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Review: STAR WARS: RETURN OF THE JEDI IN CONCERT, Royal Albert Hall

After a two-year delay, the sci-fi trilogy concert series comes to its epic conclusion

Review: STAR WARS: RETURN OF THE JEDI IN CONCERT, Royal Albert Hall

Review: STAR WARS: RETURN OF THE JEDI IN CONCERT, Royal Albert Hall For music lovers, it's the anniversary album-in-full gigs. For bookworms, it's the sneaky extra chapter in the paperback edition. And for cinephiles, it's the film in concert series. This concept travels across the world and lands in a variety of venues, but it's hard to think of a much better location than the Royal Albert Hall; perfectly set up for the sound, and more than enough space for a huge screen to be installed.

The original Star Wars trilogy shows have been a real highlight of the series, drawing in crowds of all ages to hope for the triumph of good over evil.

It actually feels slightly more apt for this screening to be taking place now, rather than in its original slot, as the past two years has seen the UK government march further and further into the dark side; watching the Rebel Alliance fight for freedom in the context of a Britain that has all but outlawed protests is strangely emotional - especially following the recent arrests of individuals peacefully protesting against the continuation of the monarchy.

The Star Wars franchise may be entirely about escapism for some, but you can't ignore its powerful message about the dangers of power and the right to freedom from oppression. If we can't learn directly from history, perhaps we could try learning from films instead.

John Williams' score earned him another Academy Award nomination after the film's release in 1983, and ended up being the shortest score of the original trilogy (coming in at 44 minutes, in comparison with 74 minutes for the first two instalments). By this stage in the film series, many of the famous themes were established - one key example being "The Imperial March", which rings out impressively in the Royal Albert Hall on several occasions.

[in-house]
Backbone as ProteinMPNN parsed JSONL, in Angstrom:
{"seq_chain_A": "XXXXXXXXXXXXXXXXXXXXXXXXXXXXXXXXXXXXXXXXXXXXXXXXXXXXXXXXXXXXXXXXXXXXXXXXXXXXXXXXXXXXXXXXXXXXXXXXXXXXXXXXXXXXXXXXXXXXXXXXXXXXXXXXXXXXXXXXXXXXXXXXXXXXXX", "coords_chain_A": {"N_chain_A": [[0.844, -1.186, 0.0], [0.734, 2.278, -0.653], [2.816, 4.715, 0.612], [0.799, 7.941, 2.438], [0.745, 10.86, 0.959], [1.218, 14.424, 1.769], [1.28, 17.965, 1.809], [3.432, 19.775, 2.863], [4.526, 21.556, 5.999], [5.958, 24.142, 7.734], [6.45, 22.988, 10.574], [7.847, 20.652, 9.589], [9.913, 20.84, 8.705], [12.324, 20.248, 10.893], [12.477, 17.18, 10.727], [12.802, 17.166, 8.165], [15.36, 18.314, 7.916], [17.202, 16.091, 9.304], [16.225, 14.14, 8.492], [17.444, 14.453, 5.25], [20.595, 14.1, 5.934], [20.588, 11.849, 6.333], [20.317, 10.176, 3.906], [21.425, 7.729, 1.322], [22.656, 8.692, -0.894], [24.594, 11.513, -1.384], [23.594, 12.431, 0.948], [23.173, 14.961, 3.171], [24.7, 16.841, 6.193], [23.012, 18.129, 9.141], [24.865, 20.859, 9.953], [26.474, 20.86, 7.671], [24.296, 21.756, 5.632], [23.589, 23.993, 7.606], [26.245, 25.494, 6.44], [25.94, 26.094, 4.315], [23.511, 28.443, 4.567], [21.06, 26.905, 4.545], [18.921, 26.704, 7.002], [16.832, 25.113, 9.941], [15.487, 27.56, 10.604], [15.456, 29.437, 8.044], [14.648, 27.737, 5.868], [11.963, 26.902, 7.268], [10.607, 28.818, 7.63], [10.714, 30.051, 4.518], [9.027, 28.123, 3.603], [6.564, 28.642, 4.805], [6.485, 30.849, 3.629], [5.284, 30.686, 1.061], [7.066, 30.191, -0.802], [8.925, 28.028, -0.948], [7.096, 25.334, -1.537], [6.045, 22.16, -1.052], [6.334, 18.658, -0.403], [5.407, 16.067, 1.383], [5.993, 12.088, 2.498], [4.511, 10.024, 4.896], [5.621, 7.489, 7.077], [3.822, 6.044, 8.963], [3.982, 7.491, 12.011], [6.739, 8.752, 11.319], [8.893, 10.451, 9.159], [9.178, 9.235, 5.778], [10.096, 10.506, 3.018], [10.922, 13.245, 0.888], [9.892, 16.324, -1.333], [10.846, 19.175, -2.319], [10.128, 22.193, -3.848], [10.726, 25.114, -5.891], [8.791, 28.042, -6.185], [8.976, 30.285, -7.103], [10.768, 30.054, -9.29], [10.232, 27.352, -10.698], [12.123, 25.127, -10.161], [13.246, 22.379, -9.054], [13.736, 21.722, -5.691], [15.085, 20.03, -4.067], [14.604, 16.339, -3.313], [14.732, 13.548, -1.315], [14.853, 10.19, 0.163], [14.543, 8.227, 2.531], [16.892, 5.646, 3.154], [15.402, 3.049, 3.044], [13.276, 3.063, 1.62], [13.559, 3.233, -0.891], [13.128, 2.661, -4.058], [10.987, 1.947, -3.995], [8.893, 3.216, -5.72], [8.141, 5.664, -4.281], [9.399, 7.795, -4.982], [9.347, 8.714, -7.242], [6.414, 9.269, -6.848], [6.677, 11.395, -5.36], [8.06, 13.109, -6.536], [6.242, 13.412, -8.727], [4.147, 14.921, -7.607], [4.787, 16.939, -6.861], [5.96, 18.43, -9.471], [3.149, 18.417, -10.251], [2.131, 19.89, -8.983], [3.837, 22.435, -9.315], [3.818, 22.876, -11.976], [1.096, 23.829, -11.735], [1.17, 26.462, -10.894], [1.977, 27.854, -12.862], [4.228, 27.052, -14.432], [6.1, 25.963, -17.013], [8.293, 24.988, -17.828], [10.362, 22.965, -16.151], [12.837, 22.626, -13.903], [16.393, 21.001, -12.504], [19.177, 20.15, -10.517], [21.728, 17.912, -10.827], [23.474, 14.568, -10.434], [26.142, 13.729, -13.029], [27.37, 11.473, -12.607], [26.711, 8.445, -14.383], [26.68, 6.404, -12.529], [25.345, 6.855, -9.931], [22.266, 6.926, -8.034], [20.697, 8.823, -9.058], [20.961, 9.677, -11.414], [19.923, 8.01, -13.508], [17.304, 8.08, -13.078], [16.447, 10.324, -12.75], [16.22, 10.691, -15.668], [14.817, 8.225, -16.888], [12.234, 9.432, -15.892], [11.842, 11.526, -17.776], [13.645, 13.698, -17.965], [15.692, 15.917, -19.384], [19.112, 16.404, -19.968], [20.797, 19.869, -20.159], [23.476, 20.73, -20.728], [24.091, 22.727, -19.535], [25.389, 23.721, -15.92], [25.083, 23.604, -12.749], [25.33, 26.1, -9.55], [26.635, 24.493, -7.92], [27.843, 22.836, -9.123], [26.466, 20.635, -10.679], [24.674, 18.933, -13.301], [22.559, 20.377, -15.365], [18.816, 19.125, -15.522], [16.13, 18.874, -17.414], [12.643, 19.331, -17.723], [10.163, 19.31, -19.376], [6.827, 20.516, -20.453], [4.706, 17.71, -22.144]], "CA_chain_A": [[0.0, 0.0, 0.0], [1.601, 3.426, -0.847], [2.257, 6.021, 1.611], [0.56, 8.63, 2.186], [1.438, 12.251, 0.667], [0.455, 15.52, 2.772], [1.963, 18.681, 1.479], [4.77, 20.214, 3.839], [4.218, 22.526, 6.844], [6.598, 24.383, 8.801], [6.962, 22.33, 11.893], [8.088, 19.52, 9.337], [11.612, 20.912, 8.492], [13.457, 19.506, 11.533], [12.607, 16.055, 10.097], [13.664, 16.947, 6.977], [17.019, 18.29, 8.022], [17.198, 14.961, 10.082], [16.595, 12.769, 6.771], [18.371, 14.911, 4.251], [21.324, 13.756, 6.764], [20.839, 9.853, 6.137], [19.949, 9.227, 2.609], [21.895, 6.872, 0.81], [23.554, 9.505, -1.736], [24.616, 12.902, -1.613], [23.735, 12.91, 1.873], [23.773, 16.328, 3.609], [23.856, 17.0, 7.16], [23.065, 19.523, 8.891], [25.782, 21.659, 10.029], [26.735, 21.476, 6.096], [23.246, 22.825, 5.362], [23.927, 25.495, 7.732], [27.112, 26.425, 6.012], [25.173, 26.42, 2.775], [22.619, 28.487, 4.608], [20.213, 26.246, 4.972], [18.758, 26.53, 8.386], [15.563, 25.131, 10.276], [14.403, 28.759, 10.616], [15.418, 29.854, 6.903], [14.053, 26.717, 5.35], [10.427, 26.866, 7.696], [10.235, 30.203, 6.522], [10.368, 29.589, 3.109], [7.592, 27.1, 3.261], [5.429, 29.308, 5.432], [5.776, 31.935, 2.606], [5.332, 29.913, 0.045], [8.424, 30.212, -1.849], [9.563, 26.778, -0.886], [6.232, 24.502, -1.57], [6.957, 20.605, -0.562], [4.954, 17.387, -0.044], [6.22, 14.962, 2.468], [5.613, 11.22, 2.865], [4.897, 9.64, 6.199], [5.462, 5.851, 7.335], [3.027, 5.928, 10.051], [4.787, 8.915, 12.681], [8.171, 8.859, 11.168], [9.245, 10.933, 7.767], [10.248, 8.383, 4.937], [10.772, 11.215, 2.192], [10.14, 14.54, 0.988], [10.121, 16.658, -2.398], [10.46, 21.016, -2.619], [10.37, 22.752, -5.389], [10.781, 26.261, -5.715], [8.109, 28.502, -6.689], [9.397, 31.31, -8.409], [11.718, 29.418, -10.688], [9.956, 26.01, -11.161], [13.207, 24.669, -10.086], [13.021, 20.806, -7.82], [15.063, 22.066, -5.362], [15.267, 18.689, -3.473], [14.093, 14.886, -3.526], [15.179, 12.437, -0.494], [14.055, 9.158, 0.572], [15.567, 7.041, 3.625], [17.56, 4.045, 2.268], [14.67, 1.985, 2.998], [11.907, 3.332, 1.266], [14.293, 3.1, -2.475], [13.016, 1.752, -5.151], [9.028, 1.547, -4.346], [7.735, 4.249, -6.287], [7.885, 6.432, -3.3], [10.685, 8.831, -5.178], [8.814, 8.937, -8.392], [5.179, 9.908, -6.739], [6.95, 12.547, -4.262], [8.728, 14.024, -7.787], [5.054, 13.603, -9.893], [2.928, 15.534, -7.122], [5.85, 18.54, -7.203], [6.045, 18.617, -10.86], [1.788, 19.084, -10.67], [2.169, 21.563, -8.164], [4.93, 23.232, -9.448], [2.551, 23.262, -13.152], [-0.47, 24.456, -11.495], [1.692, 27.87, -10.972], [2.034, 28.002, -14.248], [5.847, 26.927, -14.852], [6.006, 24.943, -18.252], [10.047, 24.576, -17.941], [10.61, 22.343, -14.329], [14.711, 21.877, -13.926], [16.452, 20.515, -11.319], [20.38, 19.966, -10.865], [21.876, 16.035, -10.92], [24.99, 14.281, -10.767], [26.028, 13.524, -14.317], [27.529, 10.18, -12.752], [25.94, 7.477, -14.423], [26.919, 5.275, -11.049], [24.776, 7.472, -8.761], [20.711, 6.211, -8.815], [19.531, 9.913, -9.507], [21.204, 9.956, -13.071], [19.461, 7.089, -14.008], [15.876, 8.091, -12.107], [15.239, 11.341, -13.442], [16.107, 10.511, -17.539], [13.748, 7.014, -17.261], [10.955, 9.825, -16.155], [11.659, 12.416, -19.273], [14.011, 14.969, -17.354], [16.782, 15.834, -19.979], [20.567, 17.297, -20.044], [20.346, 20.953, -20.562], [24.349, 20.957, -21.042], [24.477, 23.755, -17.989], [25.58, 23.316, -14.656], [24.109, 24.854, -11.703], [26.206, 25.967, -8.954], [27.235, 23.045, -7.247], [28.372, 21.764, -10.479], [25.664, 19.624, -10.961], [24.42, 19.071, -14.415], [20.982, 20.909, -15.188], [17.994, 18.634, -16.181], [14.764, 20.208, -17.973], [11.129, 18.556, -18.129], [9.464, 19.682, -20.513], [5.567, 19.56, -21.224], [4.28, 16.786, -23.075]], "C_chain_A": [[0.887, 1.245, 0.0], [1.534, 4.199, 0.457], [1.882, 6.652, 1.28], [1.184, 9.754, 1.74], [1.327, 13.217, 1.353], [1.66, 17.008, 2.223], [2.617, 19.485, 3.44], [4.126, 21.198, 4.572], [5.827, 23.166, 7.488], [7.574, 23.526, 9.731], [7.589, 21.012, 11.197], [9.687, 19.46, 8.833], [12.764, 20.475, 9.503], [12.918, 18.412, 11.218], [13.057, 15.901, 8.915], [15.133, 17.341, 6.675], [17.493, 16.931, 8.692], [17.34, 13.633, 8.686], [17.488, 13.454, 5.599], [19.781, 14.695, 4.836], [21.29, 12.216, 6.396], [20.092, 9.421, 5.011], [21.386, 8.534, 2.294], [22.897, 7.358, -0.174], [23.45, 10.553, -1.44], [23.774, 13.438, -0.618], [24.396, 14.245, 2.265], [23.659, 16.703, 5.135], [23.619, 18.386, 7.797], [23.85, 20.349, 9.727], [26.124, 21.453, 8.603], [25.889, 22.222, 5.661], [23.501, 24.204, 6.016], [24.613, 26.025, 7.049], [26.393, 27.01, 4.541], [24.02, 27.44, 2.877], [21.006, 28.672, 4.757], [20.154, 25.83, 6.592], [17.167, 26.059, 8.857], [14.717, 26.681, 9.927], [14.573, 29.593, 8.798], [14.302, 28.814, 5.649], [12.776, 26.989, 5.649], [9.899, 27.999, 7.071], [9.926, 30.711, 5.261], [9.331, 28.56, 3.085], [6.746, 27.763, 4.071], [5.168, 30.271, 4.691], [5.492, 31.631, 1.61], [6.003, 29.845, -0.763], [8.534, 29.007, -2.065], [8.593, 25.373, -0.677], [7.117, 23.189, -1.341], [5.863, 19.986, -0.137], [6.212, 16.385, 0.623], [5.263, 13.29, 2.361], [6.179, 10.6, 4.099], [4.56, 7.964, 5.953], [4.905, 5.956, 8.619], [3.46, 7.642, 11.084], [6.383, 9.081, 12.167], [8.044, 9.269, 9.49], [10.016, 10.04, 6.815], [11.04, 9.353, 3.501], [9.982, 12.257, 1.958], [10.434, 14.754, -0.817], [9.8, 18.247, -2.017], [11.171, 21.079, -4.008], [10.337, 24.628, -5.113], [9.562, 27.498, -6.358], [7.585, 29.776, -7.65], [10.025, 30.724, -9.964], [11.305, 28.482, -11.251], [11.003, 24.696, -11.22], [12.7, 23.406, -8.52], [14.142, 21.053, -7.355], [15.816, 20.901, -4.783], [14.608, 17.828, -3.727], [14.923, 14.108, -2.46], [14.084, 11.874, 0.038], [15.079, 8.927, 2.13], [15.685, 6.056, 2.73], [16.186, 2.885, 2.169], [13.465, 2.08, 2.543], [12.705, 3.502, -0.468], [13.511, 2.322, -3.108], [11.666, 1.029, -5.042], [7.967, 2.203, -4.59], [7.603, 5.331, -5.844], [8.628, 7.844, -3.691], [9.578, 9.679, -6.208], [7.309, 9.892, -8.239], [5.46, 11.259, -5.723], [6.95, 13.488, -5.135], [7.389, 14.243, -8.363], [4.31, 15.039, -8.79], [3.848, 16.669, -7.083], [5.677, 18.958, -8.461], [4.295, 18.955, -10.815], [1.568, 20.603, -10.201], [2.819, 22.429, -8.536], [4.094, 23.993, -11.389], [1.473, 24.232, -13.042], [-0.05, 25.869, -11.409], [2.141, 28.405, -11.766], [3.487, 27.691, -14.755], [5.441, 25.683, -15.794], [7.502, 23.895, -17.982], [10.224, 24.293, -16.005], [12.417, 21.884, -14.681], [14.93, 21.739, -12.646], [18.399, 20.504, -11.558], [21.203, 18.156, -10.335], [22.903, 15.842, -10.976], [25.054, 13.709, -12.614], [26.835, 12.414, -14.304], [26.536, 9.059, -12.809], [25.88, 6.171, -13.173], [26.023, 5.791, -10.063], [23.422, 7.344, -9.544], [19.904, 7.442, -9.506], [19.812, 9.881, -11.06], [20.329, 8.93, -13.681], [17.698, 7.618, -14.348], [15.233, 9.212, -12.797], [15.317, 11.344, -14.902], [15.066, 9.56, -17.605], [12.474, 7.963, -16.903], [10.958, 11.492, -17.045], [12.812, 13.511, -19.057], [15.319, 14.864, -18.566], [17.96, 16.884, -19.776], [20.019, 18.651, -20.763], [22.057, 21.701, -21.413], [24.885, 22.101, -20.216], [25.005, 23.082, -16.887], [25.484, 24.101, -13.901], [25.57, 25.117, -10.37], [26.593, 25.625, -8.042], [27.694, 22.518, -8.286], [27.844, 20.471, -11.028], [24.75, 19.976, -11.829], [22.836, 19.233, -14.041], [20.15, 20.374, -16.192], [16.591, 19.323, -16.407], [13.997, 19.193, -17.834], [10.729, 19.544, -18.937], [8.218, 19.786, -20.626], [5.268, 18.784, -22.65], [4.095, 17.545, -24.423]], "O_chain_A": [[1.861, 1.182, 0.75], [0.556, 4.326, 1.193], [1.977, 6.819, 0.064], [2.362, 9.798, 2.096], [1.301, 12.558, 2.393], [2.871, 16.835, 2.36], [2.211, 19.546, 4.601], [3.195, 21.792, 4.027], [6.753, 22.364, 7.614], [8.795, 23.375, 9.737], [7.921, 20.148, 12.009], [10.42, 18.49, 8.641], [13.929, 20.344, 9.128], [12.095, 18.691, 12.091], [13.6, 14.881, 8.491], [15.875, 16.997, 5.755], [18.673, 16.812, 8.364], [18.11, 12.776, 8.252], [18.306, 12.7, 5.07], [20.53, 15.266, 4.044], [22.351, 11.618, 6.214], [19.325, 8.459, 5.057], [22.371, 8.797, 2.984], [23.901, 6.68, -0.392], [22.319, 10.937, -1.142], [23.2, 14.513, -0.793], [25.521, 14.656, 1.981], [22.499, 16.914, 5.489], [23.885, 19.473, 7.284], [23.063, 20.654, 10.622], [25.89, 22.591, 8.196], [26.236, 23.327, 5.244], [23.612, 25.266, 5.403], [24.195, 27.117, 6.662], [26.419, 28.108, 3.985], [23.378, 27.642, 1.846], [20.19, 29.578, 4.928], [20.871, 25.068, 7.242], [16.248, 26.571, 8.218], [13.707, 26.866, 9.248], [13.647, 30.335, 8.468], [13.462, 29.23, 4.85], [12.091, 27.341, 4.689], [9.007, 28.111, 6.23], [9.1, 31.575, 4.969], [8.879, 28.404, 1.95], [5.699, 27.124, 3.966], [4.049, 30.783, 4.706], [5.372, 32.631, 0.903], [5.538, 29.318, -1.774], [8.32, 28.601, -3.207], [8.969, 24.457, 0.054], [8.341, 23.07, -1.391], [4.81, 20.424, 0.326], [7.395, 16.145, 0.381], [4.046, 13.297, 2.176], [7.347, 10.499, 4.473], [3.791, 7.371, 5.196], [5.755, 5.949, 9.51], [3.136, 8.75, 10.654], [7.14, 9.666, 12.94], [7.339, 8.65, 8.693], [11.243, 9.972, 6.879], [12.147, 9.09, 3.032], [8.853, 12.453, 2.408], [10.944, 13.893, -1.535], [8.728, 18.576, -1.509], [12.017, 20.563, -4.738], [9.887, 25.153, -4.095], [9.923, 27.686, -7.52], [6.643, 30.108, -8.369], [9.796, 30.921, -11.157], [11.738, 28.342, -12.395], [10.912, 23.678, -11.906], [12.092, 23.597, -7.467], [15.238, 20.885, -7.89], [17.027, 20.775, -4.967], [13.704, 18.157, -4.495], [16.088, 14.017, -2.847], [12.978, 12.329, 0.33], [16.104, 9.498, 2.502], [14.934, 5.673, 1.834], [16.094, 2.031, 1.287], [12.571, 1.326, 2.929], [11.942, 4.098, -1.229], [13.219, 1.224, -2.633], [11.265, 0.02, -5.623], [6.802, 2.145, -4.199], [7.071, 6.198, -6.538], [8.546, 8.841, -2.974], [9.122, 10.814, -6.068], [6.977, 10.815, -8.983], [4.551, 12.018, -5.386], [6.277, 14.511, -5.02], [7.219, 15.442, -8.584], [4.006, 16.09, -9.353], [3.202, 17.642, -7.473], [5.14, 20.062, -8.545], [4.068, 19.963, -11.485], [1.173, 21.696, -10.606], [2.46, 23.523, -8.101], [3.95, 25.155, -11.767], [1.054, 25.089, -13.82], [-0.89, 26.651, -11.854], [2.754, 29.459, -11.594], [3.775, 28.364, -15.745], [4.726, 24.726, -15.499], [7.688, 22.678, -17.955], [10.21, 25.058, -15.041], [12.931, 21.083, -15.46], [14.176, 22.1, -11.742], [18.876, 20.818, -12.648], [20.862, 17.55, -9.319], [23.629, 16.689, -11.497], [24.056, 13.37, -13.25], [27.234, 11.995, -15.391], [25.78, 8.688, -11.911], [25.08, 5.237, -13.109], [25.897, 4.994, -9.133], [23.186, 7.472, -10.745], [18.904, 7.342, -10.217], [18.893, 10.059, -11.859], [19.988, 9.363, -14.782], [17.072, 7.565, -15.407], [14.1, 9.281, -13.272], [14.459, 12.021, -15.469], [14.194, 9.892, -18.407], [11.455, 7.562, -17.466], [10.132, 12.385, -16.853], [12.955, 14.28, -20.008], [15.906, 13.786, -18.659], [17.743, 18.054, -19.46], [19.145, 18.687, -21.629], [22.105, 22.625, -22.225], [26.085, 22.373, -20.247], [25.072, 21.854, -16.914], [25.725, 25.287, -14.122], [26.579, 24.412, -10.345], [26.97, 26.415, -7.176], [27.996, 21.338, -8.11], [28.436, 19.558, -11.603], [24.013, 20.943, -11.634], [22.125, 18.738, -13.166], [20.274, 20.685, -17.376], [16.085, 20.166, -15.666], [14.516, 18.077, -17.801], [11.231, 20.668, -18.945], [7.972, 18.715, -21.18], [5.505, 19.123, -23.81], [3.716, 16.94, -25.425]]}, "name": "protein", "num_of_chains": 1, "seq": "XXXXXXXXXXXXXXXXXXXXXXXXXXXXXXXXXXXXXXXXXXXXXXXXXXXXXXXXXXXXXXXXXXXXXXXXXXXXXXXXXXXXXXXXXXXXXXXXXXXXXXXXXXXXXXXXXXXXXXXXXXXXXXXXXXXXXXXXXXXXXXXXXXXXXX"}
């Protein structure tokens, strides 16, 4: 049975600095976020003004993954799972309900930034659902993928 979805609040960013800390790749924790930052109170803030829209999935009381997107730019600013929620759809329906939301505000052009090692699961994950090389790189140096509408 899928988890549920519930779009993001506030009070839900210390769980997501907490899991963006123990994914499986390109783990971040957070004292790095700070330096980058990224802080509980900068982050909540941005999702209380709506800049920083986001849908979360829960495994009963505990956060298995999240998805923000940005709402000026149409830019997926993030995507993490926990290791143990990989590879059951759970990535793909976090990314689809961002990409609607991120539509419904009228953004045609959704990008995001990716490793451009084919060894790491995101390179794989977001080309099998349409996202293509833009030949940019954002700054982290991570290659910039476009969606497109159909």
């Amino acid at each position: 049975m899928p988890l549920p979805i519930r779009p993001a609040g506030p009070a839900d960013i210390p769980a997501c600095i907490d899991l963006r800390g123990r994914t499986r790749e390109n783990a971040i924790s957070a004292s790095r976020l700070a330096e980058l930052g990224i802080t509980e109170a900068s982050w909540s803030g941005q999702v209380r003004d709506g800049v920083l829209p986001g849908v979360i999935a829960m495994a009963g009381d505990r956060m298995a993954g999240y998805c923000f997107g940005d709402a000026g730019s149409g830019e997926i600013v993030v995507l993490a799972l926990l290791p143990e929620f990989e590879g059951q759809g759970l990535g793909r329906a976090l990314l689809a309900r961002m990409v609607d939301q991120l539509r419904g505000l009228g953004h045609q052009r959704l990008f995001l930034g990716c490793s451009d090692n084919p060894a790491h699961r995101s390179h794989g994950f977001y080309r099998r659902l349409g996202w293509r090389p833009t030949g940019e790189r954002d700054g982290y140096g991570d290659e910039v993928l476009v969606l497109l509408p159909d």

The film is so engrossing that there's little opportunity to sneak a look at the London Symphony Orchestra during the performance, though once the opening crawl starts fading into the distance there is just enough time to see them in full flow with the film theme music ("Main Title (The Story Continues)"). The Rebel Alliance's foray onto Endor allows for a little variety, with additional percussion instruments being employed - giving it that extra 'woody' flavour, apt for sequences taking place on a forest moon.

As well as the spine-tingling moments that become even more special with the presence of a live orchestra, these events provide audience members with the perfect opportunity to express themselves. Though there were mostly themed t-shirts on display on Saturday afternoon, there was a miniature Darth Vader (with lightsaber) and a very slightly oversized Yoda in attendance; these screenings are celebrations of classic films, and seeing people express their passion for them is almost as fun as watching the film itself.

These are obviously pricey events - and feel a lot more so given the current cost of living crisis - but if there is a film in this series that you particularly love, it is more than worth forgoing some other luxuries to invest in a ticket. Even if you only ever make it to one performance, it is a memory that will stay with you for a long time afterwards. Return of the Jedi turns 40 next year, so this may not be the only opportunity for fans to take advantage of this experience - but at this point in time, who wouldn't want the comfort of hope and a happy ending?

Return of the Jedi in Concert is at the Royal Albert Hall until 25 September

Photo Credit: LucasFilm Ltd/Disney



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